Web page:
What can cities do to grow digital start-ups and how important are spaces and places to a flourishing tech entrepreneurship ecosystem? This walkshop will explore the key components of a tech entrepreneurship ecosystem and how can cities create the conditions in which it can flourish, through a visit to the city center of Lisbon. The reflection and discussion will be based upon the engagement with relevant players and urban actors and how it could contributed to a successful environment. 

MIGRATION INTEGRATION: It is not just about learning the language and finding work

Take a short trip to Amadora, a city on the outskirts of Lisbon built on successive waves of immigration, who has a long history of working on integration policies. Amadora, who led the Arrival Cities network, is currently sharing their good practice on the importance of demystifying the unspoken prejudices against newcomers. The visit will take place in key sites representative of the city’s approach to migrant integration and inclusion. You will meet and hear from those on the ground about practices to facilitate access to services, housing, and projects targeting minors in socially vulnerable situations.

REVITALISING THE RETAIL SECTOR: Reviving the local shops in medium-sized EU cities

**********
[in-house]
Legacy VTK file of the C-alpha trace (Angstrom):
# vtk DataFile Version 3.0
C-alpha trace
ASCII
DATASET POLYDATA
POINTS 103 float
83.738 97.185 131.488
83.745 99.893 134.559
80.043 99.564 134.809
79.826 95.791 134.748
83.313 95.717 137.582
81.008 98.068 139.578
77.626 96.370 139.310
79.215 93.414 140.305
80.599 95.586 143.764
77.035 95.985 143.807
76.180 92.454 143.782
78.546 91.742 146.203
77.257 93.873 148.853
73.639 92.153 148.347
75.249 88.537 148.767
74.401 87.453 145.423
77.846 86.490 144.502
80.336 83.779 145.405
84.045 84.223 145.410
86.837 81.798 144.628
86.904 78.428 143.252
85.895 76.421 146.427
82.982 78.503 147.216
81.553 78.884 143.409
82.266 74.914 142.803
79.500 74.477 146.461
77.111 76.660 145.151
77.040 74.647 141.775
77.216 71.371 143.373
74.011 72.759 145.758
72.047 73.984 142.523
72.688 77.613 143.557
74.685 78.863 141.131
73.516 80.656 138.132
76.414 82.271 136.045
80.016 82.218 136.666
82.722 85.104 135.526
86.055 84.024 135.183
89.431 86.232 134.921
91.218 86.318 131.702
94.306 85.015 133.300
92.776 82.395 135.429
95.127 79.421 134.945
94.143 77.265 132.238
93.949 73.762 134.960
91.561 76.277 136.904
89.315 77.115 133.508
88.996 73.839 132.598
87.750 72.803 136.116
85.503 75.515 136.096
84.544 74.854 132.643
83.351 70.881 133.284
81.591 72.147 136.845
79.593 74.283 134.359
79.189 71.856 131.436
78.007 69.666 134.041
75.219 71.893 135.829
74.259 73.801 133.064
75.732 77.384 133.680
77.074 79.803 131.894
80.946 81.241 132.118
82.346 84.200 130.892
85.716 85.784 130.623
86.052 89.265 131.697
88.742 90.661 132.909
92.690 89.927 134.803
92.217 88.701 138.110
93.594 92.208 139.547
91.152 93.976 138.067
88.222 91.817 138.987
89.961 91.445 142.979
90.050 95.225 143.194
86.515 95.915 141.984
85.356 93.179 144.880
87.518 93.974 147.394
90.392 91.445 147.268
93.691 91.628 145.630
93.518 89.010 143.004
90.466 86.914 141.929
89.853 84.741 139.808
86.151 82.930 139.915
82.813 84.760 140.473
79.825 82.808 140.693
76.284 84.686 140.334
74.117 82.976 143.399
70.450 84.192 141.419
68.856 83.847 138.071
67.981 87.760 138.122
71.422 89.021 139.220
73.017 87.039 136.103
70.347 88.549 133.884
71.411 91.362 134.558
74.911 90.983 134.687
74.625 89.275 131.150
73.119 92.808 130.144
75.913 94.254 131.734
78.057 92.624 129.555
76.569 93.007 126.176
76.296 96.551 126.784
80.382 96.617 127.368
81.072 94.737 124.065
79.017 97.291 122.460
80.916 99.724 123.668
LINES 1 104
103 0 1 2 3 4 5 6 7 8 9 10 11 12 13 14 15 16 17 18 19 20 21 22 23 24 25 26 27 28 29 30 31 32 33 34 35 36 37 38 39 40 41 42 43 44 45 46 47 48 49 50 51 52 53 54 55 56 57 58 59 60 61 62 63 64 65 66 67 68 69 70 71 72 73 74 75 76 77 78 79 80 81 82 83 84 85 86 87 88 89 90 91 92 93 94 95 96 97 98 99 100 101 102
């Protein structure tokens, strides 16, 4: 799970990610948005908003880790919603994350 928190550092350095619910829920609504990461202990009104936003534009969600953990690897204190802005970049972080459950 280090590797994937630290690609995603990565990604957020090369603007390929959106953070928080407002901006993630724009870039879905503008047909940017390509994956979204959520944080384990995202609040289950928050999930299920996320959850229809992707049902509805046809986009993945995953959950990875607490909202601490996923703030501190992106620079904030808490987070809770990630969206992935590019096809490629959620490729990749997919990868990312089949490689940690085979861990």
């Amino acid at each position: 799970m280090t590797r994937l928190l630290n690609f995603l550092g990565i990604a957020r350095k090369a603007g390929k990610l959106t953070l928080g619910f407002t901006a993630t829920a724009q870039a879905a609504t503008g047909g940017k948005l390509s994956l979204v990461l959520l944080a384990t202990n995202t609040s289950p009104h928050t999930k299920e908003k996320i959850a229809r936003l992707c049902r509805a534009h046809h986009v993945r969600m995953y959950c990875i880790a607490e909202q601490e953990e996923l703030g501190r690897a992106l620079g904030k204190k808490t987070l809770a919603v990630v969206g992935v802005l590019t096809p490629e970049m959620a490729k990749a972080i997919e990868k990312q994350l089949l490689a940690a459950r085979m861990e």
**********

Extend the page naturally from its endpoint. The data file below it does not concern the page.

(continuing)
This walkshop will take participants around the Baixa-Chiado area in Lisbon where they will have the opportunity to collect intelligence on how to tackle vacancy of retail offer in the city centre. Participants will reflect around the challenge of revitalising local shops in cities by listening to testimonials and sharing practical, transferable and integrated solutions that have been put in place. 

LOCAL FOOD IN URBAN FORKS: How agri-food production can help with social inclusion

Agri-food production is a mature industry that plays an important role in terms of GDP, employment and environmental sustainability, the main goal of the walkshop is to share the knowledge of Agri-Urban and Semear projects. Participants will visit the SEMEAR na Terra in Oeiras(link is external) and learn more about the complementaries between both projects and concrete examples that can highlight the role of cities food strategies to stimulate environmental and social solutions. 

AN INTEGRATED APROACH TOWARDS A DEPRIVED NEIGHBOURHOOD: How a deprived area can benefit from an Eco-neighbourhood project

Lisbon Municipality launched the Eco-Neighbourhood Boavista Ambiente + as an integrated model for sustainable innovation, in partnership with different stakeholders. Activities were dedicated to the reconversion and qualification of public space; implementation of measures to improve the energy performance; the remodelling of public equipment; and the promotion of awareness. This project, which is still under development, is a part of the BIP-ZIP programme. So get ready to put your helmets on and a visit a construction site as well! 

TACKLING URBAN POVERTY FROM THE GROUND UP: Empowering local communities is the strongest tools against inequalities

Local communities are instrumental in planning and shaping the city’s efforts to effectively eradicate poverty. Taking a trip into a priority BIP/ZIP neighbourhood – Marvila – we will explore how Lisbon is tackling deprived areas with community-led development to rehabilitate open squares, reuse public buildings, reactivate local commerce, and use graffiti to build a new narrative. We will also look at how the national policy can be channeled and fuel the work URBACT is doing on this topic.

Want to explore more Check out the full programme on the website: